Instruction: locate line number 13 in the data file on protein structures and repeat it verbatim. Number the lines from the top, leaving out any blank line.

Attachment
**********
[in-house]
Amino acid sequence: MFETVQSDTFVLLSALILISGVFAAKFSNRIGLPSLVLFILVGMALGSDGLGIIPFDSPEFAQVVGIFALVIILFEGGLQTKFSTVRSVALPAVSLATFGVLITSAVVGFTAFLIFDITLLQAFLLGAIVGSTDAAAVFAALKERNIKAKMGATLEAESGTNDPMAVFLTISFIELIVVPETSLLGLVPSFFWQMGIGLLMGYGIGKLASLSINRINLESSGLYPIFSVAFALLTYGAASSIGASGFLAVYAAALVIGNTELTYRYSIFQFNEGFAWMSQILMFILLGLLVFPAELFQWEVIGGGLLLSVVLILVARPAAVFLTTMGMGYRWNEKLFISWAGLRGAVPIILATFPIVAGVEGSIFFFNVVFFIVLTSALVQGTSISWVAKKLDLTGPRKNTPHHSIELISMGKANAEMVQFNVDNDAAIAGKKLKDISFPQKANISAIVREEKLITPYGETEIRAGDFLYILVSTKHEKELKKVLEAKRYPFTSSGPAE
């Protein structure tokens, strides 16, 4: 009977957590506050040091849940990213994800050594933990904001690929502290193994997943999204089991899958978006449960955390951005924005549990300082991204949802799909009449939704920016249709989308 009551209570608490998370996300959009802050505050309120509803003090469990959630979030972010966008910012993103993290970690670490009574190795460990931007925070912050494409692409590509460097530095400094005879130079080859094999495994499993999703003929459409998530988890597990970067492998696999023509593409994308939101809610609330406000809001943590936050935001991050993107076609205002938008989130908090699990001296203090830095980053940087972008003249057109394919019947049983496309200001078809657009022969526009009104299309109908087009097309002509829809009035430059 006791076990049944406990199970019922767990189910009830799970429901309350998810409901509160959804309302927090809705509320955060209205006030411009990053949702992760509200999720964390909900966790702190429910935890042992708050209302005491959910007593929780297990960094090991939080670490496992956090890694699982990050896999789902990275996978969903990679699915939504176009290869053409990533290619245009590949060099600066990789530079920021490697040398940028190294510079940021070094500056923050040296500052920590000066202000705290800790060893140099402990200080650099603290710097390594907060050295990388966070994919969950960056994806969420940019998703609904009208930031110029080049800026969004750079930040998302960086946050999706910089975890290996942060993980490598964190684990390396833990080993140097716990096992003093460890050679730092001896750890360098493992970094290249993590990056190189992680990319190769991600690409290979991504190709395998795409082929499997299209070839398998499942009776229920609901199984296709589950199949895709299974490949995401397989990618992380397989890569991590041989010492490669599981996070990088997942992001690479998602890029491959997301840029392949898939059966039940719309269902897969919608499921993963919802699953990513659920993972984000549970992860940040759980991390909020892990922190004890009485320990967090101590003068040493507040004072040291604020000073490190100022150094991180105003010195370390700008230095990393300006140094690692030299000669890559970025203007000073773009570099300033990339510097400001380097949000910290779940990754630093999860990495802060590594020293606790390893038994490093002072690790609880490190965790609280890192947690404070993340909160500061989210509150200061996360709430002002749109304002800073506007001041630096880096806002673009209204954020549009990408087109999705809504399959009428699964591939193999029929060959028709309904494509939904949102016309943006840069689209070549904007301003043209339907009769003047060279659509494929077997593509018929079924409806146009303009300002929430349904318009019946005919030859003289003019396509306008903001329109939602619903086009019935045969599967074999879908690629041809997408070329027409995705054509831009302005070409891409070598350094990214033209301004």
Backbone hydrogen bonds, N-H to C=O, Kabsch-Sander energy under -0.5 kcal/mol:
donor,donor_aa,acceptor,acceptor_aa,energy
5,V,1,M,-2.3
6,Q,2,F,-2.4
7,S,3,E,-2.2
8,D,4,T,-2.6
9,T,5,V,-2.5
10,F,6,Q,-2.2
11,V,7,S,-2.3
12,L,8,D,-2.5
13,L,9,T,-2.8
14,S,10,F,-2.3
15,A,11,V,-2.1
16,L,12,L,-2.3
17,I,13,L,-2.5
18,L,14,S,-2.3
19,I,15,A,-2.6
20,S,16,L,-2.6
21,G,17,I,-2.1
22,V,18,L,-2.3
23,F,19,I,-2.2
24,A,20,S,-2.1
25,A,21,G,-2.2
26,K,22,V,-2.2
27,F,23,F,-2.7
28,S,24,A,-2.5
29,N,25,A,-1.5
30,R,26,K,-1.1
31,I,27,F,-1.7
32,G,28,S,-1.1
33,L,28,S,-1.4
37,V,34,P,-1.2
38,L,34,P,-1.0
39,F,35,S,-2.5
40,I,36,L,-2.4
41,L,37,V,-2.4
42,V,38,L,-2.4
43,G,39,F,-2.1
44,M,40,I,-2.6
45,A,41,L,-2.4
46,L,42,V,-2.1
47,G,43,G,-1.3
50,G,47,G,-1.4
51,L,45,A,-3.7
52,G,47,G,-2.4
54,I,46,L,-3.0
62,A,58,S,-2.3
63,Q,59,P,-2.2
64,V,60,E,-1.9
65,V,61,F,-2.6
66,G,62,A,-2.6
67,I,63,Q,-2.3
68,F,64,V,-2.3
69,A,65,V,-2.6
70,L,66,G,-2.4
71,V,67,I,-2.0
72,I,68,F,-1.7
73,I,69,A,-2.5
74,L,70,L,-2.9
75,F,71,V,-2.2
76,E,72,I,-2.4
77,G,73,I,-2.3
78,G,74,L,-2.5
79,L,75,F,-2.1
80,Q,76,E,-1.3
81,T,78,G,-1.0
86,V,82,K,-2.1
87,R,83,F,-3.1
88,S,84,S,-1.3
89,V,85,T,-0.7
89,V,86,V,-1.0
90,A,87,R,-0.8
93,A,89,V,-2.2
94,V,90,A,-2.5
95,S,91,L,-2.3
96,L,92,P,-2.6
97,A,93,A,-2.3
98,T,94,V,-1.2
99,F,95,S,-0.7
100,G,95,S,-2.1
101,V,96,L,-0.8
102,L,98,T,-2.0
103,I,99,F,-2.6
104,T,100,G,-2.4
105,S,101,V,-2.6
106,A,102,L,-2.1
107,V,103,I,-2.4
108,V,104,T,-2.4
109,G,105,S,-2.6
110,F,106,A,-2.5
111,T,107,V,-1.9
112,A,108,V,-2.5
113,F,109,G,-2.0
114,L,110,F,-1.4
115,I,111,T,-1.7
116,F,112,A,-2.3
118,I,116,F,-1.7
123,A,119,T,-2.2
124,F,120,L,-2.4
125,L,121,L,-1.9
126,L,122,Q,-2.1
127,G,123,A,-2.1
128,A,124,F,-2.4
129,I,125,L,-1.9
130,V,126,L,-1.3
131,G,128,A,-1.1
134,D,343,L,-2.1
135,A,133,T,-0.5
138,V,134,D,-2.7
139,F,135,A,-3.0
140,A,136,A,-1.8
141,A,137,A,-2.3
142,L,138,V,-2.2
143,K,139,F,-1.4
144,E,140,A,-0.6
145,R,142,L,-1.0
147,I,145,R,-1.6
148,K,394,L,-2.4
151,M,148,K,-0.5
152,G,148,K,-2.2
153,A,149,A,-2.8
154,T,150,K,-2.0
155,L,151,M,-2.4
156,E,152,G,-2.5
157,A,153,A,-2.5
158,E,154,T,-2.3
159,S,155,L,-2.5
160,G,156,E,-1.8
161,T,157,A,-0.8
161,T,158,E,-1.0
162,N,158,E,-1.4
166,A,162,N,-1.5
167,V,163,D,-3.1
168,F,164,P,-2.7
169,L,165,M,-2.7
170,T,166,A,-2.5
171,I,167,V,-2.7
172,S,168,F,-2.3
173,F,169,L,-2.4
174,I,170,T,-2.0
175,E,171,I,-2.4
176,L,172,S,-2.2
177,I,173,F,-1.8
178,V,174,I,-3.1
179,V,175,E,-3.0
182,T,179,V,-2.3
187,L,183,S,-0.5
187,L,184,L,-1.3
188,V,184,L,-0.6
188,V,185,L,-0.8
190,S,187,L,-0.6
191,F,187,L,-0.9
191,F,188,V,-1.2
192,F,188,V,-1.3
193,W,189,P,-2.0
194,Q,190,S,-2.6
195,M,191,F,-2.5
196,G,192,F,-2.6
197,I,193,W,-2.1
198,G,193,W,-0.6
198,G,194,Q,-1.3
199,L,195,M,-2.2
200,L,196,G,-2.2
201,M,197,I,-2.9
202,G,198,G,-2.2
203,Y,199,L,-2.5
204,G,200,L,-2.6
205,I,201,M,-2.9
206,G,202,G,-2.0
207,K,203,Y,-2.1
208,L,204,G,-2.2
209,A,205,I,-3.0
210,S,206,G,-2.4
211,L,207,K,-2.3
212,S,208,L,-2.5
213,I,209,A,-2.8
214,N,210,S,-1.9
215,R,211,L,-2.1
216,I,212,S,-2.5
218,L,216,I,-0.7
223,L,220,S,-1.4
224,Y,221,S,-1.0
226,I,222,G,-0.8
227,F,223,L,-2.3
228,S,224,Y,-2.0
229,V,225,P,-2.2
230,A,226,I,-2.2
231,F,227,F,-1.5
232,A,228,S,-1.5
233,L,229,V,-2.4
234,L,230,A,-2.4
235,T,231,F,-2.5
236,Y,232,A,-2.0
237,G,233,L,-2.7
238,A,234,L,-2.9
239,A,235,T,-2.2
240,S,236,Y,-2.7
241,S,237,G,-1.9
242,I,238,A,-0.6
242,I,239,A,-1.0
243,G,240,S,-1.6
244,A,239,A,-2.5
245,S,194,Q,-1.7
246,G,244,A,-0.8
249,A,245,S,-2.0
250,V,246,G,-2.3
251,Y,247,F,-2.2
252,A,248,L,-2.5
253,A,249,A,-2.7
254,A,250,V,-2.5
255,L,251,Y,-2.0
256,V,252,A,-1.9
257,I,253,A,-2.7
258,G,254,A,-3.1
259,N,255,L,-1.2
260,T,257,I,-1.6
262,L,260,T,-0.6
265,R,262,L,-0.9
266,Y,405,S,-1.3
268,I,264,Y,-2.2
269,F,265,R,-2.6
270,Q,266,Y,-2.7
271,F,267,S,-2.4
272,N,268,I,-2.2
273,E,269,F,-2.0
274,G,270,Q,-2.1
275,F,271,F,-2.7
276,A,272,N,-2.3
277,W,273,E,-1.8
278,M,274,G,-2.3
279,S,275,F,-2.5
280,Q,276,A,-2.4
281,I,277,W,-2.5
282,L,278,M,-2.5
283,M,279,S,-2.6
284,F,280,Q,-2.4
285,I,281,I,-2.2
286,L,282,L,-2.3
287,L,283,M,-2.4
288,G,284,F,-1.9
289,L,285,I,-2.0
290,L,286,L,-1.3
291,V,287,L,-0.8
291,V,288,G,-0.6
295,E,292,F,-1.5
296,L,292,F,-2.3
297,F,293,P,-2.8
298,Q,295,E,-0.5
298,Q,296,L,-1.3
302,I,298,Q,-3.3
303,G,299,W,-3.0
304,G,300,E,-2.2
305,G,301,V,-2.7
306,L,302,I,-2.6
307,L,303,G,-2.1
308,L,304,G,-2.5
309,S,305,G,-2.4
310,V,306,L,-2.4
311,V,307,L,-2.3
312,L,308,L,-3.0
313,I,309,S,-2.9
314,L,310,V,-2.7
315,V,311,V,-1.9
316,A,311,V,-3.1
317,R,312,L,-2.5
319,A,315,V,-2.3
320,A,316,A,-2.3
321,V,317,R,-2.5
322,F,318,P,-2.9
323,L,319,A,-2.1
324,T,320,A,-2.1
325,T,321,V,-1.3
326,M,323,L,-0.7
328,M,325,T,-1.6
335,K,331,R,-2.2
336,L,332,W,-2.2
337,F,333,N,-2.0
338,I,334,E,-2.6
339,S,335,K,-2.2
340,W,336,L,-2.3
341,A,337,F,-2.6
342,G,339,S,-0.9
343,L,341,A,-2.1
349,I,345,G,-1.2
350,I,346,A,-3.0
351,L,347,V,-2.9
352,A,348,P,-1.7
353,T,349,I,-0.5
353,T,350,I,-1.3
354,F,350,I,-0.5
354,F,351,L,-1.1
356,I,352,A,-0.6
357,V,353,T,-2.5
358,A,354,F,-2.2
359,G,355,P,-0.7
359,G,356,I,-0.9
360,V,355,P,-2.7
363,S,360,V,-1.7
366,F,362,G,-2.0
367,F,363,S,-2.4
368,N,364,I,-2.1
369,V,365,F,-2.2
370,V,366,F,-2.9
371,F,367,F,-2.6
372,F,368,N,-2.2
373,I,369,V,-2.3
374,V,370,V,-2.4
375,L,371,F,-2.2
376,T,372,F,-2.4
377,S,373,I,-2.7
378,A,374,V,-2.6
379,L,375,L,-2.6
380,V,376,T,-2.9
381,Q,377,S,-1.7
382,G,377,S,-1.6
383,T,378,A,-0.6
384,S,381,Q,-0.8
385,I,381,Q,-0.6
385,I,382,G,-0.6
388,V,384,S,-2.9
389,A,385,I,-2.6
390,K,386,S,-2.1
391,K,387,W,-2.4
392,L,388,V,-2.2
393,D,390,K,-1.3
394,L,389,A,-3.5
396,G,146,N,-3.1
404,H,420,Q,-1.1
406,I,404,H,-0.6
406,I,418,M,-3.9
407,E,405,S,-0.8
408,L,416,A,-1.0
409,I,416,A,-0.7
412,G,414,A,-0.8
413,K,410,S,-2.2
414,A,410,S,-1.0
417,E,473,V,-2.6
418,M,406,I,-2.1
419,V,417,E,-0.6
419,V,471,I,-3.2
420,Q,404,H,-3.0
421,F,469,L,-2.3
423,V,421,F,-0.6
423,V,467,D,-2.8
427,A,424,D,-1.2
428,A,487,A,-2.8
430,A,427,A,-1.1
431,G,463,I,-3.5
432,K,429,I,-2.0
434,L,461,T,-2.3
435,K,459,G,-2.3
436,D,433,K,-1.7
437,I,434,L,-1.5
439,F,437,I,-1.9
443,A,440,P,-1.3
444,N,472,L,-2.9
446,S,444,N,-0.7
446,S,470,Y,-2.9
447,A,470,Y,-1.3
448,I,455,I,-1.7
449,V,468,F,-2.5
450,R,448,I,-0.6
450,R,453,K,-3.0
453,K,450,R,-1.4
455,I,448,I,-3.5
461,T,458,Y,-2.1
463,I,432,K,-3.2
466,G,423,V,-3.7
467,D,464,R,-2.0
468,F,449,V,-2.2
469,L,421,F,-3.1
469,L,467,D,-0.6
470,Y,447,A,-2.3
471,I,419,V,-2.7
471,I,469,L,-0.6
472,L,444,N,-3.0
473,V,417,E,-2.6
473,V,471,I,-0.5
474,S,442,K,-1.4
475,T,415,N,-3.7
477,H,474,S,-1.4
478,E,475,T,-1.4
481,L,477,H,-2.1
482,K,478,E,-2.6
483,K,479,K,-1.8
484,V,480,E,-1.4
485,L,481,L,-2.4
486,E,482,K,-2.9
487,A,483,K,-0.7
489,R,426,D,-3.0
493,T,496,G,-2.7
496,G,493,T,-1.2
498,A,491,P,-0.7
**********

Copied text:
12,L,8,D,-2.5